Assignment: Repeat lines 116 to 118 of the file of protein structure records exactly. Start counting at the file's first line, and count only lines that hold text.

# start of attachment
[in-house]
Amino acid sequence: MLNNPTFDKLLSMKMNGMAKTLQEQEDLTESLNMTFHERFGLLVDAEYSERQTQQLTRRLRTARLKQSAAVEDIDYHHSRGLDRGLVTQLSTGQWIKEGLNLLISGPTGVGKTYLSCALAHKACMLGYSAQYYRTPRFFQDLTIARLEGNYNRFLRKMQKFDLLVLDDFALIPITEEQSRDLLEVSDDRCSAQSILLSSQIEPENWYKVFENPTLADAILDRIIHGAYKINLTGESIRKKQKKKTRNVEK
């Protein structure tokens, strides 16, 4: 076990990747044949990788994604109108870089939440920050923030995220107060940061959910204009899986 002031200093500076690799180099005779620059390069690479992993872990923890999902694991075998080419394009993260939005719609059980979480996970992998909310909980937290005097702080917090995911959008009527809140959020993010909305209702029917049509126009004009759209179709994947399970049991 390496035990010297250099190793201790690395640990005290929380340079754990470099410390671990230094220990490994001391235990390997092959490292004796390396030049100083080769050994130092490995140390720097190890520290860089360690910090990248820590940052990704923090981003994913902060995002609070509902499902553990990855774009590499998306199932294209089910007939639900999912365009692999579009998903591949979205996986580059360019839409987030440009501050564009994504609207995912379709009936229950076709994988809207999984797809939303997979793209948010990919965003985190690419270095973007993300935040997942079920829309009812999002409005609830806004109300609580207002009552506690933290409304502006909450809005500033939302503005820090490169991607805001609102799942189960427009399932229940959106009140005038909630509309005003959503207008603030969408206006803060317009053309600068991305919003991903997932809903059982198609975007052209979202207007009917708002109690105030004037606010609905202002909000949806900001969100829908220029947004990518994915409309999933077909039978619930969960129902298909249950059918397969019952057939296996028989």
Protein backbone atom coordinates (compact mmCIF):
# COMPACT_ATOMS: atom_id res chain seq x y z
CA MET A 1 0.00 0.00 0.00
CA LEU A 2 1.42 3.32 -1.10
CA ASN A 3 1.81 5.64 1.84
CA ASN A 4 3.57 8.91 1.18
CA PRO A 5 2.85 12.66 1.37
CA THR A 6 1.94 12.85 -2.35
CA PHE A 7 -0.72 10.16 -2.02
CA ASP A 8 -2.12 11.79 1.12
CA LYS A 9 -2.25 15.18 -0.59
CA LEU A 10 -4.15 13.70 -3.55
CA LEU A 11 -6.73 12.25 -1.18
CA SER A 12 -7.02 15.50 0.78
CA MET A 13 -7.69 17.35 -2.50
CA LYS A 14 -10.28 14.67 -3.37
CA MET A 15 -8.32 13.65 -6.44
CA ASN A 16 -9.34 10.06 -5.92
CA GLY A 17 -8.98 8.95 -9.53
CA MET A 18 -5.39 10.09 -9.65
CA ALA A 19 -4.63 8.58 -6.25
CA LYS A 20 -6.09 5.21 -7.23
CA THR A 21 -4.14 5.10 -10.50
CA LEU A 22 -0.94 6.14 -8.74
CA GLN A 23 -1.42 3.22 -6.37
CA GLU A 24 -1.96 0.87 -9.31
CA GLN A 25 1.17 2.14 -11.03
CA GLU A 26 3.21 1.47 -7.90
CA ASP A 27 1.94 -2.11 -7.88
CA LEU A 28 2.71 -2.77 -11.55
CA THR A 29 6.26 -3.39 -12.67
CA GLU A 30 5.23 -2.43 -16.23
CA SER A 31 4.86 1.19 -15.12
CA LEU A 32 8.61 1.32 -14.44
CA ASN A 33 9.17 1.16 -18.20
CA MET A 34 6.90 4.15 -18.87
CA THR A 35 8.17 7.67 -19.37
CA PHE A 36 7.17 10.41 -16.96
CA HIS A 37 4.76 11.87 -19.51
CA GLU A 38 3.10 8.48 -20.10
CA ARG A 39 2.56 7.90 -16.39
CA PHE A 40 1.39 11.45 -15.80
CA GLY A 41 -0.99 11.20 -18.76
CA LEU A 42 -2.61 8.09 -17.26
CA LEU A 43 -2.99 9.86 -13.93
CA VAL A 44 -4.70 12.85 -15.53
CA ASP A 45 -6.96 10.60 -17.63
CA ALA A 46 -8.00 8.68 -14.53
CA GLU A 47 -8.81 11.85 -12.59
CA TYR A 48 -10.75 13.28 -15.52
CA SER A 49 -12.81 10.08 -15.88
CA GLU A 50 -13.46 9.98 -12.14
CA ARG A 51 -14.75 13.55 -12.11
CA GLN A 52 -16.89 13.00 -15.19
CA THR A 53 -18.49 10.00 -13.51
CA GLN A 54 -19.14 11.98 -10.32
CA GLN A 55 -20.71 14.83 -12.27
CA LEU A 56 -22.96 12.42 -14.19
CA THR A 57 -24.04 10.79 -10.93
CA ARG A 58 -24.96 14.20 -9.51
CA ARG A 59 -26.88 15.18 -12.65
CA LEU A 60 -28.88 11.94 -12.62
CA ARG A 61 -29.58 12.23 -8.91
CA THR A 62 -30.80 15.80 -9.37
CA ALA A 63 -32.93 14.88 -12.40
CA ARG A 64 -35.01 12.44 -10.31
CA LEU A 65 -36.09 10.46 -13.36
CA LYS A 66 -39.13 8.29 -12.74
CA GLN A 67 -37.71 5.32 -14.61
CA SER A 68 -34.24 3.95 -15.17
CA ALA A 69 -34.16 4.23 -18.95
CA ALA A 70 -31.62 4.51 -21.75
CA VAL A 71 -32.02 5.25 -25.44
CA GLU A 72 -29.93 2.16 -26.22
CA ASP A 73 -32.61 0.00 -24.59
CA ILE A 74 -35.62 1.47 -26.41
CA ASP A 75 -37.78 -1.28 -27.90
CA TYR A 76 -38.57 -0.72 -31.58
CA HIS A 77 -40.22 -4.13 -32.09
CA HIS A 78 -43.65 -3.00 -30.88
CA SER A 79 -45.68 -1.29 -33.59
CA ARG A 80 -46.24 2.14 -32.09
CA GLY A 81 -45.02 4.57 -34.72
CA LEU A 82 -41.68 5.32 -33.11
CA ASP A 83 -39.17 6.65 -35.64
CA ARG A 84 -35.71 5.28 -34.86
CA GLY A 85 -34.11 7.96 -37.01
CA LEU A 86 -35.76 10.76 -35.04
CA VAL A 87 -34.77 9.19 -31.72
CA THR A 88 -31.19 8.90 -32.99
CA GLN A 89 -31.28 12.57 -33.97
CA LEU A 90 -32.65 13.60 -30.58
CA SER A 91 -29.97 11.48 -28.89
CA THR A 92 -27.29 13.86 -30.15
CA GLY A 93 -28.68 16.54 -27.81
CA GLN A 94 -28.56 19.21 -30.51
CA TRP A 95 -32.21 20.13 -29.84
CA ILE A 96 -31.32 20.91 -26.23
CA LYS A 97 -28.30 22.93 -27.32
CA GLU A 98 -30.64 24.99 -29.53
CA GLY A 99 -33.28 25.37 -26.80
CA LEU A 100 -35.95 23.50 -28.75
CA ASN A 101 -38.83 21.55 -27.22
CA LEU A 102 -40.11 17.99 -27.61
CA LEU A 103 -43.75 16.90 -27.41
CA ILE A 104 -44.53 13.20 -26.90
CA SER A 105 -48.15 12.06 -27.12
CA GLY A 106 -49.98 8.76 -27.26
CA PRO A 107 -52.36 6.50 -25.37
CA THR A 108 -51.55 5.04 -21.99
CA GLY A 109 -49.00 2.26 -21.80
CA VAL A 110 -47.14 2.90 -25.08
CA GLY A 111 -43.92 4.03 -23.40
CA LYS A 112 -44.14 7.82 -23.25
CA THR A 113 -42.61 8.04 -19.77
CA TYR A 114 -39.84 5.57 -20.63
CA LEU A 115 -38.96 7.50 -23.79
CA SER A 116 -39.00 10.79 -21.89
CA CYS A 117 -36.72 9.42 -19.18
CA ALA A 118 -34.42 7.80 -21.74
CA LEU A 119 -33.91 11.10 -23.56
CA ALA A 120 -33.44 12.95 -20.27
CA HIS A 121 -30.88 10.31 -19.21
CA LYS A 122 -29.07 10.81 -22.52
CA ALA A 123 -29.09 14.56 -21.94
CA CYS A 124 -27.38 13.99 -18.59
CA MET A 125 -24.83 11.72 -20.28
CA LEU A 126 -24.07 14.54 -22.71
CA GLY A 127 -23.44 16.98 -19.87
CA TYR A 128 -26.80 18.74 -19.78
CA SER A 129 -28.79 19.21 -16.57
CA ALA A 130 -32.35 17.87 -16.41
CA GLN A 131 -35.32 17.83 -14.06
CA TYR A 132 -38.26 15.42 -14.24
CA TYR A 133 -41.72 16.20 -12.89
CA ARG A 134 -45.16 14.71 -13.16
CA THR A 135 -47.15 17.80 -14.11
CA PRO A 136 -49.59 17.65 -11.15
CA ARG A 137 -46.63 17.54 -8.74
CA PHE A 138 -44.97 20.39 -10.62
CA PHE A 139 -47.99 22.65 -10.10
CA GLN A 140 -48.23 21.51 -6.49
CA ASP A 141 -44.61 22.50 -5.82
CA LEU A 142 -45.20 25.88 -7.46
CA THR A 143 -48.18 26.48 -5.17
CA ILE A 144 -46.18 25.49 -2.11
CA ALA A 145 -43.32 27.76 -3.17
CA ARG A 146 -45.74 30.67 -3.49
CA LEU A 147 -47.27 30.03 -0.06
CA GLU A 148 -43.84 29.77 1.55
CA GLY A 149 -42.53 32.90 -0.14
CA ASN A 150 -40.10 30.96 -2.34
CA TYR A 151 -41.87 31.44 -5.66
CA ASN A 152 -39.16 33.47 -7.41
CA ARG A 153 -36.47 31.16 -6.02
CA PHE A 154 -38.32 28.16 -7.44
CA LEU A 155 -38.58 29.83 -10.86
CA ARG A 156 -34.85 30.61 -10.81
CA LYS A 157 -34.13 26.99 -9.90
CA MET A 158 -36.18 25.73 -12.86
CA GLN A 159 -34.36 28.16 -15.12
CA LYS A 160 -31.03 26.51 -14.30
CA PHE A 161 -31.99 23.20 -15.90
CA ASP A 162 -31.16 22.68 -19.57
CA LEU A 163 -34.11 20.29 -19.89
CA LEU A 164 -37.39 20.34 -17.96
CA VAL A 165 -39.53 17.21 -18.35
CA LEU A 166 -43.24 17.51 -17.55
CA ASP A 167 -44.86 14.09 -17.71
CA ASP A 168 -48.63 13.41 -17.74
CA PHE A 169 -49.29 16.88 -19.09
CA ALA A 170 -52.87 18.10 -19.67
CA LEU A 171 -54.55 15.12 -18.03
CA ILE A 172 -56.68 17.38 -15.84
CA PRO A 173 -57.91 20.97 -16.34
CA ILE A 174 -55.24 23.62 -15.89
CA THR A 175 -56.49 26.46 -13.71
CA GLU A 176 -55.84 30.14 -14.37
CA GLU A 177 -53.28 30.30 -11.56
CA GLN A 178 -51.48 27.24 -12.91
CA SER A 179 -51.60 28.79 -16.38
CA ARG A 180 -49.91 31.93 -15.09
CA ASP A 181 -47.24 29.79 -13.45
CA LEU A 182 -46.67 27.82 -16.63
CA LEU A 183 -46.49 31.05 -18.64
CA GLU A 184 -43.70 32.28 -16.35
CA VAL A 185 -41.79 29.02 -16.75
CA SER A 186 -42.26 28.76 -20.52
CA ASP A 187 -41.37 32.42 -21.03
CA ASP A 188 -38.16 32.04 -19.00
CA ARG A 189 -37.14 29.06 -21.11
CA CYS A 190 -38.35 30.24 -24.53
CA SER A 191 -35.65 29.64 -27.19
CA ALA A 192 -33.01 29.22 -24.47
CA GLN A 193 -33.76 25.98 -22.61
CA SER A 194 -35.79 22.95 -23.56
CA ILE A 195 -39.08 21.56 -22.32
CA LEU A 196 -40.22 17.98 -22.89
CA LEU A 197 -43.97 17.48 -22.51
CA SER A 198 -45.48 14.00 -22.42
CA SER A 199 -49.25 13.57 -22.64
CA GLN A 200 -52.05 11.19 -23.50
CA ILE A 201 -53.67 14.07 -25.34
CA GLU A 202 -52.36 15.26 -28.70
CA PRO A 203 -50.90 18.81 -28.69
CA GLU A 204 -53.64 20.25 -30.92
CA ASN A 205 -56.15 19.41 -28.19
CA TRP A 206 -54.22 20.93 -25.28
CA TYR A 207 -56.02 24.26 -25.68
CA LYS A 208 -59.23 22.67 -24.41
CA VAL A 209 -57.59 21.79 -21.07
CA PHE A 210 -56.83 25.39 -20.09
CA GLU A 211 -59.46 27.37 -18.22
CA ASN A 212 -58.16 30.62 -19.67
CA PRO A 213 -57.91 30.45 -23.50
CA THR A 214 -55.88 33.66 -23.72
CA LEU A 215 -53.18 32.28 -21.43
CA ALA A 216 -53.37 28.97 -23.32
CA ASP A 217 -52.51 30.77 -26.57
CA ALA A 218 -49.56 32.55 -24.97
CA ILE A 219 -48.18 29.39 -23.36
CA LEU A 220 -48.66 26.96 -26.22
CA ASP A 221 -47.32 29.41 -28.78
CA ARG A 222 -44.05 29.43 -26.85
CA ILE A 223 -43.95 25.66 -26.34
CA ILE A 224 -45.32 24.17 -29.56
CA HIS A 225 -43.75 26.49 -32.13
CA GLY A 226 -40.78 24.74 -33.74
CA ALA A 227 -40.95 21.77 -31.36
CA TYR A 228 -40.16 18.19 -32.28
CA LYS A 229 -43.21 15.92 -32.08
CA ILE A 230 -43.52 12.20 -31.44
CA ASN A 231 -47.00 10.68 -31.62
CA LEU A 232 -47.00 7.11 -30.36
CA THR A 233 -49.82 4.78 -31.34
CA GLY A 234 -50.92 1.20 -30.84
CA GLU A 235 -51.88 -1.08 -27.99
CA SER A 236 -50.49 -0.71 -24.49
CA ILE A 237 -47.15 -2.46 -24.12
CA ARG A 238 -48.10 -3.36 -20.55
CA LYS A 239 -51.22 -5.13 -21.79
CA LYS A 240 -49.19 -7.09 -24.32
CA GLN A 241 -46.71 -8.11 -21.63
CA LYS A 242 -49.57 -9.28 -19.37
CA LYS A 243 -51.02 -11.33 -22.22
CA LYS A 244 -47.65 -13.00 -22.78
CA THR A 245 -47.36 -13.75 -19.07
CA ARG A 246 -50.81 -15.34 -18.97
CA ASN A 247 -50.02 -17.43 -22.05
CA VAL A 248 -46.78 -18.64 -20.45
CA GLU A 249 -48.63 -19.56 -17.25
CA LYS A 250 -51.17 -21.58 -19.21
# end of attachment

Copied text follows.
CA GLY A 111 -43.92 4.03 -23.40
CA LYS A 112 -44.14 7.82 -23.25
CA THR A 113 -42.61 8.04 -19.77